For example, word reached me about changes in the Meadan Brewery in Carmiel in the central Galilee: a new owner is now producing a new brand of beers there that are not Meadan's traditional gluten-free, kosher-for-Passover beers.  [See background on Meadan's beers here and here.] 

Twelve kilometers north, in the Tefen Industrial Park, Malka Beer opened a new brewery, the biggest craft brewery in Israel, producing 70,000 liters a month.

Clearly, it was time for me to get off my perch and get up to the Galilee.

Bryan Meadan greets the old blogger
at his brewery in Carmiel.
With Mike Horton at my side for capturing digital images, I rode due north to Carmiel, now a bustling town in the Galilee mountains, founded a little more than 50 years ago.  Bryan Meadan chose Carmiel for his brewery partly because it's near his home in Har Halutz. 

"We're located in a hi-tech building that has a brewery," Meadan joked as he greeted us.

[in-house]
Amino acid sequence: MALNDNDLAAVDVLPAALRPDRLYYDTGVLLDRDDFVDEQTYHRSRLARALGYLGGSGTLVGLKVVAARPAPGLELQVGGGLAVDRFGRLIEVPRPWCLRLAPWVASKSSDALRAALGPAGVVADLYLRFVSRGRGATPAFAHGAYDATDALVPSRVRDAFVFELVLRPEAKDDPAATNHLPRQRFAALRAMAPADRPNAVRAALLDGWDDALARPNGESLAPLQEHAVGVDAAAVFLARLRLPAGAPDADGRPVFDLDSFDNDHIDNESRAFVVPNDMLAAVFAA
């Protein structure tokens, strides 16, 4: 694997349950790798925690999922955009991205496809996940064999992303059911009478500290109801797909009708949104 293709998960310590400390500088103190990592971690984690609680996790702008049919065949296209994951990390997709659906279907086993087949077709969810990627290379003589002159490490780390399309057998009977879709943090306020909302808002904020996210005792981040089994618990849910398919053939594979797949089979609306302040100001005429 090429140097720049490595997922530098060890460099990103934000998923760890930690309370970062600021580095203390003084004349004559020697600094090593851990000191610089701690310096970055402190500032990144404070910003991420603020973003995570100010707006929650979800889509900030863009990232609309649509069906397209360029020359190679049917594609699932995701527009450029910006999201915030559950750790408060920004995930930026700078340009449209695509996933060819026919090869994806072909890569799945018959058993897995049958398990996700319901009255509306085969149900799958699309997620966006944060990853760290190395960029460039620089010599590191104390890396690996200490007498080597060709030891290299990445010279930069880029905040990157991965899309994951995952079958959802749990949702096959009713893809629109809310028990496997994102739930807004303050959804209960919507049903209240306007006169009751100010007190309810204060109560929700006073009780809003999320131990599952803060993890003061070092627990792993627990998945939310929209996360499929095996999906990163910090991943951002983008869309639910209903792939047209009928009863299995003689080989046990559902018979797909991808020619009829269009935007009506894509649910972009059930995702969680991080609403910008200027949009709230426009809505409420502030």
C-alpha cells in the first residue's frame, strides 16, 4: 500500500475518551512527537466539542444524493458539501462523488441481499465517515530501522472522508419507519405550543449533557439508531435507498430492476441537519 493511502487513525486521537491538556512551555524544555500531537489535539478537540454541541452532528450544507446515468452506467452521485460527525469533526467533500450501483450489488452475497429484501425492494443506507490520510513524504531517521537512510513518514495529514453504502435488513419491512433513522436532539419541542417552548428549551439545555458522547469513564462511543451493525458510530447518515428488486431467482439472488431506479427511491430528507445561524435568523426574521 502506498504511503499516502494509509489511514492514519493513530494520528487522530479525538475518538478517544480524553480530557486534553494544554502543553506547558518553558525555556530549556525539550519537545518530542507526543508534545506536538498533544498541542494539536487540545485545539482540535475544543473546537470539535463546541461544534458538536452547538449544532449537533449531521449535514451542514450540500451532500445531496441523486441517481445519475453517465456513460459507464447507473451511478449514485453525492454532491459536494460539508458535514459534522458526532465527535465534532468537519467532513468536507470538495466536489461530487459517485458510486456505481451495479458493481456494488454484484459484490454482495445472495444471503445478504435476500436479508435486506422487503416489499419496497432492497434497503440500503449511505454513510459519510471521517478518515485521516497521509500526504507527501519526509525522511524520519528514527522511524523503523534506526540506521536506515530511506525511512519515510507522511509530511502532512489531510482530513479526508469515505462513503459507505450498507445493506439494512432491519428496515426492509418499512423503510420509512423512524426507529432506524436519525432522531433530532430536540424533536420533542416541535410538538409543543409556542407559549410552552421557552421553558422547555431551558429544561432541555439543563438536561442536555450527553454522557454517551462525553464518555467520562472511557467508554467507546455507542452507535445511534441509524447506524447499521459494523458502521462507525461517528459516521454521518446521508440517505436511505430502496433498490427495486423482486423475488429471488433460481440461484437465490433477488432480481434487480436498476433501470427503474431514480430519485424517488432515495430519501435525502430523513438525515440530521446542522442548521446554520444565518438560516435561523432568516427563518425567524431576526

Meadan shook up the Jewish world two years ago when he introduced kosher-for-Passover beer, long thought to be an oxymoron.  The gluten-free beer that Meadan was brewing for celiac patients (himself included) was also able to be certified as kosher-for-Passover.  It's brewed without any malted grain, relying on date syrup (silan) and brown sugar to supply the fermentable sugars. 

Gluten intolerance is the only intolerance
Bryan Meadan tolerates.
For this last Passover, Meadan brewed about 40,000 bottles which were sold in Israel and exported to California.  Sales were also made via the Liquorama website.

"This was quite a bit less than last year," explains Meadan.  "We had issues with the distribution.  Things should be much better next year."

The two kosher-for Passover beers are now available year-round as gluten-free
Bryan Meadan serving up his gluten-free beers.

These are:

Special Date Ale – Very bitter and tart, 5.3% alcohol by volume, very well carbonated with a thin body and long dry finish.  Flavors of bitter dates, hops and other dried fruits.

Amber Date Ale – Similar to the Special Date, but less hop bitterness and more fruity.  It's moving closer to what you would expect from a cider.

Some gluten-free beers use an enzyme which destroys the gluten in the malted grain.  Meadan has refused to use this method since he spurns the overuse of chemicals.  However, this means that he has chosen to forego on the malt aromas and flavors which many associate with beer.